Longtime S.F. Orthodox rabbi, Mayer Frenkel, dies in Maryland

Rabbi Mayer Frenkel, a fixture of San Francisco's Orthodox Jewish community for nearly half a century, died on Nov. 25 in Bethesda, Md. He was 85.

A former rabbi of Orthodox Congregations Anshey Sfard and Chevra Thilim in San Francisco, he had moved from the Bay Area to Rockville, Md., in 1993 to be closer to his family following a massive stroke the same year. His health continued to deteriorate after the stroke, leading to his death, according to his son, Jacob Frenkel.

The elder Frenkel received his Orthodox rabbinic ordination at age 16 in Poland. At the Mesivta Yeshiva in Kletzk, he studied with Rabbi Aharon Kotler, one of the century's foremost Torah scholars.

In 1940, Frenkel escaped across the former Soviet Union to Shanghai and became affiliated with the Mirer Yeshiva. All other members of Frenkel's family perished in the Holocaust.

That loss, immense as it was, did not destroy the rabbi's faith, his son said. "He accepted that that was part of God's plan."

A devout, learned man known to spend entire days studying, Frenkel arrived in San Francisco in 1946 and spent the next 47 years serving as a pulpit rabbi, mohel (ritual circumciser) and shochet (kosher butcher).

He established and supervised the kosher kitchens of many major hotels in the Bay Area and served as mashgiach, or kosher supervisor, at many large functions.

In addition to serving briefly as a pulpit rabbi of two Orthodox congregations, Frenkel also occasionally lent his rabbinic skills to a third, Congregation Adath Israel.

"He was very knowledgeable of Jewish law and was an important link to the past generation," says Adath Israel's Rabbi Jacob Traub. "He knew face to face many of the greats of the previous generation who did not live through the Holocaust."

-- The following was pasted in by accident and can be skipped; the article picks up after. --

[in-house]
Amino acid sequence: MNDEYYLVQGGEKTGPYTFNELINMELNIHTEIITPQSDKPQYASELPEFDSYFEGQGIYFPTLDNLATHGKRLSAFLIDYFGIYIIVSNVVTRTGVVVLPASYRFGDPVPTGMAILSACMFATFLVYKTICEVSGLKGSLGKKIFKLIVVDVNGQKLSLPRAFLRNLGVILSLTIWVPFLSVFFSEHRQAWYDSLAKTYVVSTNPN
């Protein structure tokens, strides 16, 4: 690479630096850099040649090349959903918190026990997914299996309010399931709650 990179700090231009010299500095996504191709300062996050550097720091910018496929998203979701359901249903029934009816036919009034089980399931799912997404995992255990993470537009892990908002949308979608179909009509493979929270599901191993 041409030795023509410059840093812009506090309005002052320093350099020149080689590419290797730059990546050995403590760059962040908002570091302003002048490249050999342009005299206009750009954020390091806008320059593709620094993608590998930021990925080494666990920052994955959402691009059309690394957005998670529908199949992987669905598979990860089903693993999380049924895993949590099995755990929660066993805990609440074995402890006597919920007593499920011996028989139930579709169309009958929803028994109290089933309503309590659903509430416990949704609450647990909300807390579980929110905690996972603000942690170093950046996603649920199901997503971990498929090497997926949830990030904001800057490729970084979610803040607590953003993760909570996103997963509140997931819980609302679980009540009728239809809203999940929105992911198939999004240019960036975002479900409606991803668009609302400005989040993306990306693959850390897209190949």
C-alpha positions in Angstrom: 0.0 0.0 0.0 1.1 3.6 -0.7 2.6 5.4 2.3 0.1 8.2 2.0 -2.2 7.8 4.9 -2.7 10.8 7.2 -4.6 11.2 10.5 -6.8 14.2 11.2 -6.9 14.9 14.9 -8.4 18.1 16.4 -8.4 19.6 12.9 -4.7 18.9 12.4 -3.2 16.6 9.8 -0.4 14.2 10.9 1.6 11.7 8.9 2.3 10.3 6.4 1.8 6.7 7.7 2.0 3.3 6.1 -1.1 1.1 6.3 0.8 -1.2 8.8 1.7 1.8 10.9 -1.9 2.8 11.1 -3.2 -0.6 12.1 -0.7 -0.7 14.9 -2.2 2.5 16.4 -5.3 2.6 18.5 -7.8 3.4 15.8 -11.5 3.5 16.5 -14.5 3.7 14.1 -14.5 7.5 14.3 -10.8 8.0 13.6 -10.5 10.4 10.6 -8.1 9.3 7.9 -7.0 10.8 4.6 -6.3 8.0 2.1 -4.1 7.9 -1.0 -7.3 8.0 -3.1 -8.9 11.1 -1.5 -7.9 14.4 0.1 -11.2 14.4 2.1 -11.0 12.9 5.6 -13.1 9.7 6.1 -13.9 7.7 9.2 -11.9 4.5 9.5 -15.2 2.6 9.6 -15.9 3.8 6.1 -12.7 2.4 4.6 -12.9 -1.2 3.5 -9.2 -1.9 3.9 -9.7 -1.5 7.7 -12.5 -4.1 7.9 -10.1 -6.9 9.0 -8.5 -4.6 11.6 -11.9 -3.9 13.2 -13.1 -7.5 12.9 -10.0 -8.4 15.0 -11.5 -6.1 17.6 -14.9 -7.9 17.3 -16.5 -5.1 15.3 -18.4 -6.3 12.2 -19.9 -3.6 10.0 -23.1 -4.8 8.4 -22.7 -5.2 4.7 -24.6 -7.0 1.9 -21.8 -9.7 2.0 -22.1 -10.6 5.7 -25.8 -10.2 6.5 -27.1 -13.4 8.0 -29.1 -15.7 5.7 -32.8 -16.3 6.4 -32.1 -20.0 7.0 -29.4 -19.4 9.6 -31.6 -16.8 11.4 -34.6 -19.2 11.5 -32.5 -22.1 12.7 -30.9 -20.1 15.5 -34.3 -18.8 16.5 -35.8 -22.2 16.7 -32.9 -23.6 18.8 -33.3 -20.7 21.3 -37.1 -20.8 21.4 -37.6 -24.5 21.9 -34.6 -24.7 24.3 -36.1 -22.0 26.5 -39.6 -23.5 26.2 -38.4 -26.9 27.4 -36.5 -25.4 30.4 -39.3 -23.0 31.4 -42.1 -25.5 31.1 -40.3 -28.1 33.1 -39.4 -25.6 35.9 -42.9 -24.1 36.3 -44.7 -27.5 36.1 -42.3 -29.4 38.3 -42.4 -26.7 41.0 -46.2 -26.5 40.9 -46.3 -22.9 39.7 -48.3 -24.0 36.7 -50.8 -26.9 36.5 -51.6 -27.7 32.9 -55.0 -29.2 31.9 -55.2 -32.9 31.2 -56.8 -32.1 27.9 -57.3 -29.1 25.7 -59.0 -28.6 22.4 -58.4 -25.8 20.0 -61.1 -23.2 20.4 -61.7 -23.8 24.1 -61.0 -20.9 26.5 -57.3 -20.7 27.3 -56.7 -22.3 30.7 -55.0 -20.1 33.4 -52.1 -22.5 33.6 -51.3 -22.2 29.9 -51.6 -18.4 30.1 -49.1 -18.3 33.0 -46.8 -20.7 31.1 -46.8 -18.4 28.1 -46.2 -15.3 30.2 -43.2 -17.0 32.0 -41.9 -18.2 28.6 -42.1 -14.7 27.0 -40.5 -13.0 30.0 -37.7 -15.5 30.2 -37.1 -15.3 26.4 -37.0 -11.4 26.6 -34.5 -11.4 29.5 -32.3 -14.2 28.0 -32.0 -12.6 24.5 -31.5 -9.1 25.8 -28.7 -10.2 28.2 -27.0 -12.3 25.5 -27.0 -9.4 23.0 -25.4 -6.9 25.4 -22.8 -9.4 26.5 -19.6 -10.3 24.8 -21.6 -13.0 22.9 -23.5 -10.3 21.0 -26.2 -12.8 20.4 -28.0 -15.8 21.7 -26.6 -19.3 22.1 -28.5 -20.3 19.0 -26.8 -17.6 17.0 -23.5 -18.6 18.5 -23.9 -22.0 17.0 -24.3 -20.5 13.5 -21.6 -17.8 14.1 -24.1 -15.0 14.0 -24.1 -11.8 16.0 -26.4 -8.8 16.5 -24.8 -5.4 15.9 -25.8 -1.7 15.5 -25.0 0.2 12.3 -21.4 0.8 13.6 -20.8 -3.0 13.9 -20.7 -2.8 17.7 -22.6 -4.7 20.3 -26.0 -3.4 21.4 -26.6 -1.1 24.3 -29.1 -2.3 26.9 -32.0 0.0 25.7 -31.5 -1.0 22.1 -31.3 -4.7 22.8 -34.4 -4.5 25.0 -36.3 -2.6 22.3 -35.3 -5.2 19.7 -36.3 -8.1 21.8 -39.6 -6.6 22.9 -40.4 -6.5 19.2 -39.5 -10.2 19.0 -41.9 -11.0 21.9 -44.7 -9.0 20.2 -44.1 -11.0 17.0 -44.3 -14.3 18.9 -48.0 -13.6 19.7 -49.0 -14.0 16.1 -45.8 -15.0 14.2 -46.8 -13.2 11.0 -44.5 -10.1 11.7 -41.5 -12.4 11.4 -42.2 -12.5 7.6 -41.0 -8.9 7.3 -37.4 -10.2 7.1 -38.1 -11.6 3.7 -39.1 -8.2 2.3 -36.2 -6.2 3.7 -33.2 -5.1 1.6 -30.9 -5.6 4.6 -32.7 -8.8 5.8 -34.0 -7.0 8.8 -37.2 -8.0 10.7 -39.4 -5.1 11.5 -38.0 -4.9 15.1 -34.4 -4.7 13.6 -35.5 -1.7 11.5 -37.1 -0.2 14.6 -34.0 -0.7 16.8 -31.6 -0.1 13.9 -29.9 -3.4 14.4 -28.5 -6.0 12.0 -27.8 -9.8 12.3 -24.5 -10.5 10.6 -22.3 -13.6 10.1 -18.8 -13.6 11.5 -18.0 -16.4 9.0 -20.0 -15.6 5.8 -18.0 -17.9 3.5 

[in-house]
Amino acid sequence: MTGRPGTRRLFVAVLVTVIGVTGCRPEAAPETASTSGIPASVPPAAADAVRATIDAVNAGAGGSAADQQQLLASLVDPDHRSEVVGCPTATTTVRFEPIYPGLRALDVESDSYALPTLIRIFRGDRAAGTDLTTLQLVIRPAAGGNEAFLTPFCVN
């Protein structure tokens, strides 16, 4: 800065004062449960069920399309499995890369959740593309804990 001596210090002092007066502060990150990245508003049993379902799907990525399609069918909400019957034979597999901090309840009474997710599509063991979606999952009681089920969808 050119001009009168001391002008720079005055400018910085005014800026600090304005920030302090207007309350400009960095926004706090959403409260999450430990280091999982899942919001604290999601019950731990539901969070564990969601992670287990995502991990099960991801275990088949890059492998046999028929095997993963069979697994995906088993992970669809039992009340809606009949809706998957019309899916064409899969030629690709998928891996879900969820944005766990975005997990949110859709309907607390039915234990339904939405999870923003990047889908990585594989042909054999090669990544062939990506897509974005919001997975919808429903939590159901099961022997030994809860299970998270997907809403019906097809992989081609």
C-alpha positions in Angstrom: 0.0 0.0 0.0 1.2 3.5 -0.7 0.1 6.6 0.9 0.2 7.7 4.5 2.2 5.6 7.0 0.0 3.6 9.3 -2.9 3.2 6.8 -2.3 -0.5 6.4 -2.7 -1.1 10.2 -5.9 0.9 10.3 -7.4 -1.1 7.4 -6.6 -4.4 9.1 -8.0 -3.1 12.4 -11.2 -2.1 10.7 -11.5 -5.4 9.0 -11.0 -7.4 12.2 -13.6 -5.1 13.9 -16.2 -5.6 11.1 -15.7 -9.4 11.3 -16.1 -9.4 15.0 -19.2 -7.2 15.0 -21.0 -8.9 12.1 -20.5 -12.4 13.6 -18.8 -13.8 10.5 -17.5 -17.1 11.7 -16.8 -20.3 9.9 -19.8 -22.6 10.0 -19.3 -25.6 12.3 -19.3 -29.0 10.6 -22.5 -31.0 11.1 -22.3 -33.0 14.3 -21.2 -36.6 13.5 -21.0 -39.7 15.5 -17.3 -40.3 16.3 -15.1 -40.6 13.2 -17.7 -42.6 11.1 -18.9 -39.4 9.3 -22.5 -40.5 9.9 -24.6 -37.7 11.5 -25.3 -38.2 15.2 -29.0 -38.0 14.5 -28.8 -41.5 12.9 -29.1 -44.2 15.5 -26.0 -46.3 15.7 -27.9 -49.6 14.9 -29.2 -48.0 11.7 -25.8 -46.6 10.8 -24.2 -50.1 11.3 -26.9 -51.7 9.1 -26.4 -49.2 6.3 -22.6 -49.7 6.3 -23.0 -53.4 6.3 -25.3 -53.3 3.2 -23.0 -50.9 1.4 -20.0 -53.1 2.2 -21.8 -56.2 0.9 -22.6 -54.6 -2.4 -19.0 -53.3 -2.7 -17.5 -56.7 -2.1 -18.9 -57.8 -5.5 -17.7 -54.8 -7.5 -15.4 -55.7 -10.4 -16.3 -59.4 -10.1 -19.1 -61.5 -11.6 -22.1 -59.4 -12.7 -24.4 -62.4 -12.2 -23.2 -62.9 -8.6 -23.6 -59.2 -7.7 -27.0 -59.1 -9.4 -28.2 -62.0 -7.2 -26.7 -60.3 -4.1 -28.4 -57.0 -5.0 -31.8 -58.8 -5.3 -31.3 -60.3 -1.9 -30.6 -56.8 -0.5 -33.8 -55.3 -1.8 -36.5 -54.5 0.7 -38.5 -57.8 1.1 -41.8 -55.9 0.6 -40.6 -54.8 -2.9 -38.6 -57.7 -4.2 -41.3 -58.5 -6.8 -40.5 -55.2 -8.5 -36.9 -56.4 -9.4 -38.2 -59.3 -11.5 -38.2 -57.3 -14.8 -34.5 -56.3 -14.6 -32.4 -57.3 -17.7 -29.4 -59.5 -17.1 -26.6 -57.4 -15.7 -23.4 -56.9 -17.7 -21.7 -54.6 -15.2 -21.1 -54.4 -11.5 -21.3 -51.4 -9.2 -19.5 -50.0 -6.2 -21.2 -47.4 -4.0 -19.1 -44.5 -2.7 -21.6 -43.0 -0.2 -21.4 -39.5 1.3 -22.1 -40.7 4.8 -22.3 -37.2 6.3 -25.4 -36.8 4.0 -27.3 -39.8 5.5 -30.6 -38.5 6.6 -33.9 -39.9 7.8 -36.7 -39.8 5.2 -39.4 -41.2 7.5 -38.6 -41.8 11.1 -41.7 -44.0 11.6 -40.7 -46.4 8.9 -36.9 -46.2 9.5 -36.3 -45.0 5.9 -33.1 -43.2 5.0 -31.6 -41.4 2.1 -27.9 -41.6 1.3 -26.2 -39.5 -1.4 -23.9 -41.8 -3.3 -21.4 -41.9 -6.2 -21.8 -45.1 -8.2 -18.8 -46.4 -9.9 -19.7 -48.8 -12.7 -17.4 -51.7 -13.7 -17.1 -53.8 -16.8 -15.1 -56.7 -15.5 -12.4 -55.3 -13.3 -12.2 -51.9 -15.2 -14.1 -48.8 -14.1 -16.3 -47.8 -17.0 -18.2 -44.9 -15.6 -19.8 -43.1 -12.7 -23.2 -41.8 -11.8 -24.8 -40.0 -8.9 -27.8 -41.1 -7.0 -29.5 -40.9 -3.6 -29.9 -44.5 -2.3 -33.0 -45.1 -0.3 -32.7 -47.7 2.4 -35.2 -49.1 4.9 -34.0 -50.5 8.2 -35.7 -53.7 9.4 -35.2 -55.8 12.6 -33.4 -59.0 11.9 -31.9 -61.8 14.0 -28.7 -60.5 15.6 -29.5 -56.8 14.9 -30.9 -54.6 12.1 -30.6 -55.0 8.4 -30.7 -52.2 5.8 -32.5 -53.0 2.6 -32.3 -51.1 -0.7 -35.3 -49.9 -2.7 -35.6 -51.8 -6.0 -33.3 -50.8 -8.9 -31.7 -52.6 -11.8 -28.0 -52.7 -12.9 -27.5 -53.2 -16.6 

In addition, "he was a crackerjack Torah reader," Traub said. "He knew all of the various nuances and each and every note. He was an expert on grammar."

Myron Sosnick, one of Adath Israel's founding members, remembers Frenkel "as a real mensch. If you wanted him to do something, he would do it. He never complained. He always did everything with a smiling hand."

Jacob Frenkel also recalls his father's generosity, as well as his patience and honesty. "Whether somebody wanted to hear it or not, he always told the truth from his heart and from Torah," he said.

Shiva for Frenkel was observed in Silver Spring, Md.

He was buried on Jerusalem's Mount of Olives.

He is survived by wife Sulamith of San Francisco and sons Jacob of Silver Spring, Josh of Detroit and Jonathan of Washington, D.C. He is also survived by seven grandchildren. Donations in his name can be sent to the Hebrew Day School of Montgomery County, 1401 Arcola Ave., Silver Spring, MD 20902.

Leslie Katz
Leslie Katz

Leslie Katz is the former culture editor at CNET and a former J. staff writer. Follow her on Twitter @lesatnews.